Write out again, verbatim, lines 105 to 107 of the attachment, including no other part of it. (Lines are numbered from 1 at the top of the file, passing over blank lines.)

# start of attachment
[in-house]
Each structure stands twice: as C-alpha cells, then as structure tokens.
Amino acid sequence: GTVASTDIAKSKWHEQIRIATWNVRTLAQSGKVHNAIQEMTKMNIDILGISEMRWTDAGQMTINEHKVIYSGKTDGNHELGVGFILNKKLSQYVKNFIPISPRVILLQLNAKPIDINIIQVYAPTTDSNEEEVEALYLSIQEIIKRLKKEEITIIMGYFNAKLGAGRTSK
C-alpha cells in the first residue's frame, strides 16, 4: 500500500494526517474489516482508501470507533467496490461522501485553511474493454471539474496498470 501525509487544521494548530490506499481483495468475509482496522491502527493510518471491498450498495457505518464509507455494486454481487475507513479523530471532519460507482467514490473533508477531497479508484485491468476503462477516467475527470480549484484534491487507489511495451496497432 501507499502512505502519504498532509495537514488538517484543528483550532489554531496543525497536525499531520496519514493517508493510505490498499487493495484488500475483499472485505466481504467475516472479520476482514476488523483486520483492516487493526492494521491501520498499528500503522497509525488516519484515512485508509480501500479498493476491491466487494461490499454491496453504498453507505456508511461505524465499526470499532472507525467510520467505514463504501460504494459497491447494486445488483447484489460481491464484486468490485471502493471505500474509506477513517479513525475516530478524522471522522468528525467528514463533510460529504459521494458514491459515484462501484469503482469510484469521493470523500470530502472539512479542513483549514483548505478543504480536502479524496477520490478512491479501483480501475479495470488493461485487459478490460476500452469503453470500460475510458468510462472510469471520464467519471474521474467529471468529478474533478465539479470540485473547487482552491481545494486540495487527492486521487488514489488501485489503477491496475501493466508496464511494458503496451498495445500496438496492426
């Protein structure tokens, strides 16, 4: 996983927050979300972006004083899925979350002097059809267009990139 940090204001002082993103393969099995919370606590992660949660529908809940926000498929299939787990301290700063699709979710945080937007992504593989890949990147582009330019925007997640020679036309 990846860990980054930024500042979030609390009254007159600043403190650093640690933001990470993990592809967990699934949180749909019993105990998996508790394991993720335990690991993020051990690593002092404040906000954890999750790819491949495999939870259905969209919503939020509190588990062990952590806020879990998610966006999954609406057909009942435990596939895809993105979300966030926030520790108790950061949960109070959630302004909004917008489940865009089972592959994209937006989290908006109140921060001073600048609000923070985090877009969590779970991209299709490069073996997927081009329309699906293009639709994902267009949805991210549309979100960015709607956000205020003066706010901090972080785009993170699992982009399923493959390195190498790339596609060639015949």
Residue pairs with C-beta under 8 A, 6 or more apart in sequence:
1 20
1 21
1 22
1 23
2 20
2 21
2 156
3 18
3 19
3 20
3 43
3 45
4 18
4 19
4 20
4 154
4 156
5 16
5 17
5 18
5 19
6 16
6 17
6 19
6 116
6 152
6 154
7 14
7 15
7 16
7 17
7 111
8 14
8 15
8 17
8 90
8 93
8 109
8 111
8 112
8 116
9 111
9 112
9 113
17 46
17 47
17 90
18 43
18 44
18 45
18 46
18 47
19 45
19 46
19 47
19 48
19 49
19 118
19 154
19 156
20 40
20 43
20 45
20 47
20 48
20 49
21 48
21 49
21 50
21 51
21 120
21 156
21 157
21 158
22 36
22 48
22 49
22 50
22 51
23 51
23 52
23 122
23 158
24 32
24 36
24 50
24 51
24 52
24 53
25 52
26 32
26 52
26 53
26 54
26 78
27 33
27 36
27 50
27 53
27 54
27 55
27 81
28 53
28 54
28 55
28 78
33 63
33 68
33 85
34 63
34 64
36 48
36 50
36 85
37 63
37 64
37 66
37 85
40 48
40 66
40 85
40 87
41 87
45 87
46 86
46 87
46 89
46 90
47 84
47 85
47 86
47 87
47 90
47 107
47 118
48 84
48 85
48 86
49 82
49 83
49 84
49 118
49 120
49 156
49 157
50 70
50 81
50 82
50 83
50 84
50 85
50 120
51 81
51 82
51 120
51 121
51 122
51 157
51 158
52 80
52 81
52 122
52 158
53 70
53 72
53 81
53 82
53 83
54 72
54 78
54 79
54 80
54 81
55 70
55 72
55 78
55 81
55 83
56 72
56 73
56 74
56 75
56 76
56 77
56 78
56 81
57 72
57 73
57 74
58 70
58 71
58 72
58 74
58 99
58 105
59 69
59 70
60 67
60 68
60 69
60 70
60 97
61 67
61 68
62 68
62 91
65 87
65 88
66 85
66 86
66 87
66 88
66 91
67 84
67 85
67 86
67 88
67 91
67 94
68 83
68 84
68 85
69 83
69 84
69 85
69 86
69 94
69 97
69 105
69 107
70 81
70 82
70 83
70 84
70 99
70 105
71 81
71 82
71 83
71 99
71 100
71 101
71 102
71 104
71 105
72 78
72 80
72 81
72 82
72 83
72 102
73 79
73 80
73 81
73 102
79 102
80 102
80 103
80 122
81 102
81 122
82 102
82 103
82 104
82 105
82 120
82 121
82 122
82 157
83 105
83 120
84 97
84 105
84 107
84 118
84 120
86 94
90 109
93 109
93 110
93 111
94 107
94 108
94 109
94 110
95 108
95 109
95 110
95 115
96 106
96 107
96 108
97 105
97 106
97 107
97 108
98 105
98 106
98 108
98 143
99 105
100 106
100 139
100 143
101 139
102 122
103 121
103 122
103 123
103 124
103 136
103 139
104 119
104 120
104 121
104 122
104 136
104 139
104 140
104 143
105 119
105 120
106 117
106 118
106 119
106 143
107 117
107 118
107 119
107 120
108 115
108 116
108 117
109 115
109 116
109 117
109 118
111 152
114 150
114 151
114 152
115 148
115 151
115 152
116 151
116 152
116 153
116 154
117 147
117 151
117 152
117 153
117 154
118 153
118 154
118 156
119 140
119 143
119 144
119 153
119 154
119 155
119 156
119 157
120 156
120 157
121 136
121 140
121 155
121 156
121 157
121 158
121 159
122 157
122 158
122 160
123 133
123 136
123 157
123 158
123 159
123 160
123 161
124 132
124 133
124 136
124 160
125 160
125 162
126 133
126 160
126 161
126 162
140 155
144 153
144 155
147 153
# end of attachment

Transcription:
27 53
27 54
27 55